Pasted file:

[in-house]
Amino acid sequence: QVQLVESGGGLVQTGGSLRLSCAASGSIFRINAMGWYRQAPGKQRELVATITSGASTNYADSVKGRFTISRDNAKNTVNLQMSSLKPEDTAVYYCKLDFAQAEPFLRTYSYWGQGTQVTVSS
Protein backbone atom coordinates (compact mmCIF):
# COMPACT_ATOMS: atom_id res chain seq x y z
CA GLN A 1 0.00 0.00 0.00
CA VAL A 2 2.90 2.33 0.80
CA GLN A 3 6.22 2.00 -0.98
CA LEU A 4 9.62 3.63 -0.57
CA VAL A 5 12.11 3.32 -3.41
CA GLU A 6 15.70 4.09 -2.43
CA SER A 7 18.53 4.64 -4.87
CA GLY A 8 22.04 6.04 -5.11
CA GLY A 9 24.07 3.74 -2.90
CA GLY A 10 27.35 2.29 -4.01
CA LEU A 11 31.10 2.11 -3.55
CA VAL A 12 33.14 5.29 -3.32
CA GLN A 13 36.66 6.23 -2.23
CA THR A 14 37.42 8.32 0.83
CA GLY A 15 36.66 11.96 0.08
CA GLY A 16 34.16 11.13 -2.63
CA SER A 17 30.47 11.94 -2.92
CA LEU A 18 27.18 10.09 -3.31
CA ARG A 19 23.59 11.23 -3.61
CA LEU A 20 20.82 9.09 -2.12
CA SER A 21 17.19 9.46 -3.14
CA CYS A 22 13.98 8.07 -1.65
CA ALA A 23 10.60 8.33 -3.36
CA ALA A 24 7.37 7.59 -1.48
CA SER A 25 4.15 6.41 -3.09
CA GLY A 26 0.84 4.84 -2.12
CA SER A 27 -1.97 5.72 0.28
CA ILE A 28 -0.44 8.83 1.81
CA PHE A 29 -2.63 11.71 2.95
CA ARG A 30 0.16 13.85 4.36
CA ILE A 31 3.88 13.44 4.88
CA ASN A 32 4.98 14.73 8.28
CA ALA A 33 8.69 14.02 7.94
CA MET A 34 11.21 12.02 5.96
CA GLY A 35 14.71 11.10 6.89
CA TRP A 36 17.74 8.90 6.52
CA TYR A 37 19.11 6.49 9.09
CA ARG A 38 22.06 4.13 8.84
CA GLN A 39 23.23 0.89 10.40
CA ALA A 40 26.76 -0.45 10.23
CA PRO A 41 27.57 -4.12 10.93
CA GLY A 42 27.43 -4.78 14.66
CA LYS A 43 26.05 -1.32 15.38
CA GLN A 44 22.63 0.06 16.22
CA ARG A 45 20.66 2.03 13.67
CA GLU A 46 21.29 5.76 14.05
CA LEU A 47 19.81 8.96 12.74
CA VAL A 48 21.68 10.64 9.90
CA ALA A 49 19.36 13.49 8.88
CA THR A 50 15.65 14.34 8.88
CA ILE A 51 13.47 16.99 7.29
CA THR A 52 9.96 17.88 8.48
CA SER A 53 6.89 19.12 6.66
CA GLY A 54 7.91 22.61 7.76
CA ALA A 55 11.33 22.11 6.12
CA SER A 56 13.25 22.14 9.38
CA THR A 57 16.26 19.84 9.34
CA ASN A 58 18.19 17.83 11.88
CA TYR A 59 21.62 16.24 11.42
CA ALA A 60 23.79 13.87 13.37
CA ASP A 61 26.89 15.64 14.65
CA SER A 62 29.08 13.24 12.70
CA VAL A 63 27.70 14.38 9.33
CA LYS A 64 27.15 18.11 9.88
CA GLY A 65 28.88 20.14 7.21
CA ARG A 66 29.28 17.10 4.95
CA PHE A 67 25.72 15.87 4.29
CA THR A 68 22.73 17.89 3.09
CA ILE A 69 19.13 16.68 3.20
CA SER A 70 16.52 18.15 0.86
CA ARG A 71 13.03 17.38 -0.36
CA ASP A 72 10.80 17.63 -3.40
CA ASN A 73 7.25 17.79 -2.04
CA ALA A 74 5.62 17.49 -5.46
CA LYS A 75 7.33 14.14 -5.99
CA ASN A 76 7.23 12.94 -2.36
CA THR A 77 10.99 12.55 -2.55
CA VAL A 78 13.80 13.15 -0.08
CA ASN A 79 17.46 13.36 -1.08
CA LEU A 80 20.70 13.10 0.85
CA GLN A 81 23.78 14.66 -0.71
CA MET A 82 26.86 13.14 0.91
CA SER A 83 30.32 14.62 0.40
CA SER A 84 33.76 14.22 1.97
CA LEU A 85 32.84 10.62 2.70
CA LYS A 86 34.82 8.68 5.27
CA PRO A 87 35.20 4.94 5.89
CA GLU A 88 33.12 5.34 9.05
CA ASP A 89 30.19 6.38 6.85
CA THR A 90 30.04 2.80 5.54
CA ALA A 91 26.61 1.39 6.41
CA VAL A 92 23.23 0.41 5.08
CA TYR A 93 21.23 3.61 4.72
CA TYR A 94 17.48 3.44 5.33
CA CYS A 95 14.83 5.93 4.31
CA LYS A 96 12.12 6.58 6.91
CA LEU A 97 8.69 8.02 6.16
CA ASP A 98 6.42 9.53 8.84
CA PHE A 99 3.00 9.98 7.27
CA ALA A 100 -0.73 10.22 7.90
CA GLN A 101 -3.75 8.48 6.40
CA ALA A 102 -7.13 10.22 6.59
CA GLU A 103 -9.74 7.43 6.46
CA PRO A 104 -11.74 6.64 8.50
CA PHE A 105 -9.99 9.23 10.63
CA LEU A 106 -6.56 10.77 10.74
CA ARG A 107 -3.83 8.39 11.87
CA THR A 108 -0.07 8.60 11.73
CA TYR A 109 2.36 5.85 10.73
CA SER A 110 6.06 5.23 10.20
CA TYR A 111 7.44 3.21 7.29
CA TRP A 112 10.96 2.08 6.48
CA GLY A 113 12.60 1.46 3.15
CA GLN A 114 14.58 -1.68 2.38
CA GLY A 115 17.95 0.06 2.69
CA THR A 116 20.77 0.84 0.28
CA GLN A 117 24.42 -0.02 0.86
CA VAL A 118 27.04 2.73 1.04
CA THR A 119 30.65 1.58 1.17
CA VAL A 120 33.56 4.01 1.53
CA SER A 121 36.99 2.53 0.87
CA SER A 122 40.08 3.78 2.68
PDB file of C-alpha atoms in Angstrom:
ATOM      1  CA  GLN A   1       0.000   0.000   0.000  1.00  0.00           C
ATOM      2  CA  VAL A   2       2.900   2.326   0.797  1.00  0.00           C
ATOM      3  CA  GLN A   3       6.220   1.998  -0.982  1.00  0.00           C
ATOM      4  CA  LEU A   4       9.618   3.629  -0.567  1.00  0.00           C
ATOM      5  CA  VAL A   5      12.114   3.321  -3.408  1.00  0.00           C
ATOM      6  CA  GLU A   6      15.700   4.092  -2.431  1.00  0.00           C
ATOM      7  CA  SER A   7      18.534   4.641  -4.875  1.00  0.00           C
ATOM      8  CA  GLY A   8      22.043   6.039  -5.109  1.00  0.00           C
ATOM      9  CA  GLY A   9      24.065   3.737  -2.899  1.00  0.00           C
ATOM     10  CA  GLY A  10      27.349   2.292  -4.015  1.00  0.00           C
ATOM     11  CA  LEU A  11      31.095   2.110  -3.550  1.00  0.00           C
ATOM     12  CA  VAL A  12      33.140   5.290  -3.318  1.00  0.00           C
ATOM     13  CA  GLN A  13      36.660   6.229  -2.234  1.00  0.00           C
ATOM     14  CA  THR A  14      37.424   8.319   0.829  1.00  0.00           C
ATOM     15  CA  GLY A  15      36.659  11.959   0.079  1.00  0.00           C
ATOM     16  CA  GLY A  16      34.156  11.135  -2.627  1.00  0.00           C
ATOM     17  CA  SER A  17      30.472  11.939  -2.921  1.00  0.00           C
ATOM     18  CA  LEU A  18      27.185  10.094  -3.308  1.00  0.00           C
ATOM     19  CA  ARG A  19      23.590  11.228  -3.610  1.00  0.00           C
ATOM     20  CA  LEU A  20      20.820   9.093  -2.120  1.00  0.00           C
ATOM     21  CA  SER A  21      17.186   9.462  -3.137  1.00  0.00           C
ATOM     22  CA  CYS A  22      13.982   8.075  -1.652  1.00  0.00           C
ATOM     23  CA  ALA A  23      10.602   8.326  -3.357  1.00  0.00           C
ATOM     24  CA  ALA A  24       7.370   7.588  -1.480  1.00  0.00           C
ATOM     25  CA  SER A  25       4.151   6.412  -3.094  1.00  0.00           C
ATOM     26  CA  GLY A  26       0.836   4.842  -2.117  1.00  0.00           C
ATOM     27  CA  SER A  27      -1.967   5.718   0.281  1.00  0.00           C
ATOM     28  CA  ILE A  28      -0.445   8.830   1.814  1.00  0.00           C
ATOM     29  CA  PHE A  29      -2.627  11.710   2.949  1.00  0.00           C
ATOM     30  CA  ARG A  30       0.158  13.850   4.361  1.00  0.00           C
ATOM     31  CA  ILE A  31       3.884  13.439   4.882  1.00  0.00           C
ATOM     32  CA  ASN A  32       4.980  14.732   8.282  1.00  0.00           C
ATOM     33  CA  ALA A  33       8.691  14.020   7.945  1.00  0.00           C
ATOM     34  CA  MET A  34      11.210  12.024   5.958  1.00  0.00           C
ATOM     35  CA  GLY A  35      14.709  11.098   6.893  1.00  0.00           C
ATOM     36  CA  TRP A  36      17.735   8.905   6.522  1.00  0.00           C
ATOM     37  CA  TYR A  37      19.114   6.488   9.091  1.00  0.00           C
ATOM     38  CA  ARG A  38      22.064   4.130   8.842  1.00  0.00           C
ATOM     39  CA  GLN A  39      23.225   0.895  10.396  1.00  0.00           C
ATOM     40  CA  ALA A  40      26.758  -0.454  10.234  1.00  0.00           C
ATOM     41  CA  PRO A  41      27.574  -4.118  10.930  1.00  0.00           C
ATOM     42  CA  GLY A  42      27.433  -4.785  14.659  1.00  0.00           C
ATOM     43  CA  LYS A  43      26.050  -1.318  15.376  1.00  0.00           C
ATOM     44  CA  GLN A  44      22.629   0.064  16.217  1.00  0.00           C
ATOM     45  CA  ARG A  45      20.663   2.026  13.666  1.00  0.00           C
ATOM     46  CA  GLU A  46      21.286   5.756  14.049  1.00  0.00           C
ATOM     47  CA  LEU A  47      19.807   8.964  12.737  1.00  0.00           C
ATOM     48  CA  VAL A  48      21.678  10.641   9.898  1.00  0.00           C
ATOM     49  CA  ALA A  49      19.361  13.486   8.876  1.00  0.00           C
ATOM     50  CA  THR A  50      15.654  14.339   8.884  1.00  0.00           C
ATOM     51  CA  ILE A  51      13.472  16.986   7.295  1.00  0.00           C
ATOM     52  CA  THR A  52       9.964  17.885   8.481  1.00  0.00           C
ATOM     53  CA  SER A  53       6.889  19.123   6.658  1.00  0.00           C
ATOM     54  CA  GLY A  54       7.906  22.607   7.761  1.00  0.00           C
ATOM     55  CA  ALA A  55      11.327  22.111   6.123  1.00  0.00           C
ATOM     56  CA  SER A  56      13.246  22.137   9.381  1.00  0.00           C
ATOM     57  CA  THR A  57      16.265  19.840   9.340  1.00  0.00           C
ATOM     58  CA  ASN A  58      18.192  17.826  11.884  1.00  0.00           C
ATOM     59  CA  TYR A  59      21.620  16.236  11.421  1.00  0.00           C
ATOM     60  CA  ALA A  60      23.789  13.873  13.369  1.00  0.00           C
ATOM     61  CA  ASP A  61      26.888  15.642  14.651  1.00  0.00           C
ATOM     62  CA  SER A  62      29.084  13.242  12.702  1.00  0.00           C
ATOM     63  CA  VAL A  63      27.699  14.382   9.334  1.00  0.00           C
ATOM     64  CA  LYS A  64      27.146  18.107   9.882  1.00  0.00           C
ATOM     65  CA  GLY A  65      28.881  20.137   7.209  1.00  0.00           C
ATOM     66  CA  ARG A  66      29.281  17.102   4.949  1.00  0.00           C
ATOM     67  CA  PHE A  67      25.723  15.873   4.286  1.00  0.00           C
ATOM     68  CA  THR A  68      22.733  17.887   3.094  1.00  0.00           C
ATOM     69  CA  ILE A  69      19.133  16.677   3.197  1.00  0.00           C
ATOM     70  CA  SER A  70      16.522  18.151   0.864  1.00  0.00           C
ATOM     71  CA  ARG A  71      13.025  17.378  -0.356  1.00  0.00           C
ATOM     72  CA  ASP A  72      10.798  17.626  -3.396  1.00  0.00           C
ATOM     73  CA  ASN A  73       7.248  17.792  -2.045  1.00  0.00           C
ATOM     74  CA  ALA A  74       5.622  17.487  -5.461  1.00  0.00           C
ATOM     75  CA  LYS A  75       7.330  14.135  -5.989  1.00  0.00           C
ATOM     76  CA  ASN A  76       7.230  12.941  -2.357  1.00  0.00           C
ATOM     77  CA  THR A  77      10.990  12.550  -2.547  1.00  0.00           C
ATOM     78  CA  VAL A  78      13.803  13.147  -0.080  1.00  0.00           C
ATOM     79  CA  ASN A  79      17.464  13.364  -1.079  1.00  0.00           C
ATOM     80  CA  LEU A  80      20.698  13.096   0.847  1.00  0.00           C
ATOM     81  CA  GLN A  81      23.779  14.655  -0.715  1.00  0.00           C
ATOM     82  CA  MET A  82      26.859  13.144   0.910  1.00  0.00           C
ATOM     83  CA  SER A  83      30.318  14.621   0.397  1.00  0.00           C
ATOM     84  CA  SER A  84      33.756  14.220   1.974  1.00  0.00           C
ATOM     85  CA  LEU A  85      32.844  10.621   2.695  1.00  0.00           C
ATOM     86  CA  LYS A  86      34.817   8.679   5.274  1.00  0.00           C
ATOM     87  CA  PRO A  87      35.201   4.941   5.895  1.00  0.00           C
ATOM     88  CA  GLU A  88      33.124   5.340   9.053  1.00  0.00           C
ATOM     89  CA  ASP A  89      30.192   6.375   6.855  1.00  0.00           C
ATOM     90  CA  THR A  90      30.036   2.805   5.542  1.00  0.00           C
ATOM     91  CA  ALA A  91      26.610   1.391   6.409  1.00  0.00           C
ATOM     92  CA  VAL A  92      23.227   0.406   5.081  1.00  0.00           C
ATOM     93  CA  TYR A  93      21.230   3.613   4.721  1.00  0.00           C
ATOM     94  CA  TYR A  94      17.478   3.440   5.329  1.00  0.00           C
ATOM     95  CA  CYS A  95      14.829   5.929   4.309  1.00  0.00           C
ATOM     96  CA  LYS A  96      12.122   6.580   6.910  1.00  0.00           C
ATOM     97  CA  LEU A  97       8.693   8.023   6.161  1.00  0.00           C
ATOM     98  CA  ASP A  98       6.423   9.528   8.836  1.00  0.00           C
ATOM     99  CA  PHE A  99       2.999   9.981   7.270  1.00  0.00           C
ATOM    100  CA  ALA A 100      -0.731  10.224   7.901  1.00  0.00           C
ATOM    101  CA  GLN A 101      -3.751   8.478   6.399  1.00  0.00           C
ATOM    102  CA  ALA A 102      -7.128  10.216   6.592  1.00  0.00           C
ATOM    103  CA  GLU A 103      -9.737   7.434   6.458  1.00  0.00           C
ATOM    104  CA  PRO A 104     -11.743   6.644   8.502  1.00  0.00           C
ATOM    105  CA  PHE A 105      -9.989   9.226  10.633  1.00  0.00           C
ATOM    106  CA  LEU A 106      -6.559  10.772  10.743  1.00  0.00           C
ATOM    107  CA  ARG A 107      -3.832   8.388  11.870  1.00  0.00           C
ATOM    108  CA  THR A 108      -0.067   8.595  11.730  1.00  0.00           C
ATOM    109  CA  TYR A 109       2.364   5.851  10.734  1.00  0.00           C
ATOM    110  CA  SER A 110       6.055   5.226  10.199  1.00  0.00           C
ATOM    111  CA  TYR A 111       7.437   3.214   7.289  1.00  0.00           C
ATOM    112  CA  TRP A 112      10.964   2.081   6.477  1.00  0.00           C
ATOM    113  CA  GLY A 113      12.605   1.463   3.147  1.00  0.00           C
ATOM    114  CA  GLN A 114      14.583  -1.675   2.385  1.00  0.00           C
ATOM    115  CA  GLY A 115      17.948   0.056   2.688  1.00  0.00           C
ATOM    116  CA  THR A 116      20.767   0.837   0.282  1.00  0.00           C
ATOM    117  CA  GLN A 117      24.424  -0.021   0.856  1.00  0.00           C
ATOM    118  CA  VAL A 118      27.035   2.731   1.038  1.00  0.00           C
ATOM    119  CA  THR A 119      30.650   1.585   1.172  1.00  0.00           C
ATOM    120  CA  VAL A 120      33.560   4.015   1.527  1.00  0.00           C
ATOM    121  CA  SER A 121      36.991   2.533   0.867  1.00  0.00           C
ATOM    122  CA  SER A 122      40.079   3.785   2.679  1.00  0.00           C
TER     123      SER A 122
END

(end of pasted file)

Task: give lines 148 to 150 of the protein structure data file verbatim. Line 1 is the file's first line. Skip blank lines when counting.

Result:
ATOM     21  CA  SER A  21      17.186   9.462  -3.137  1.00  0.00           C
ATOM     22  CA  CYS A  22      13.982   8.075  -1.652  1.00  0.00           C
ATOM     23  CA  ALA A  23      10.602   8.326  -3.357  1.00  0.00           C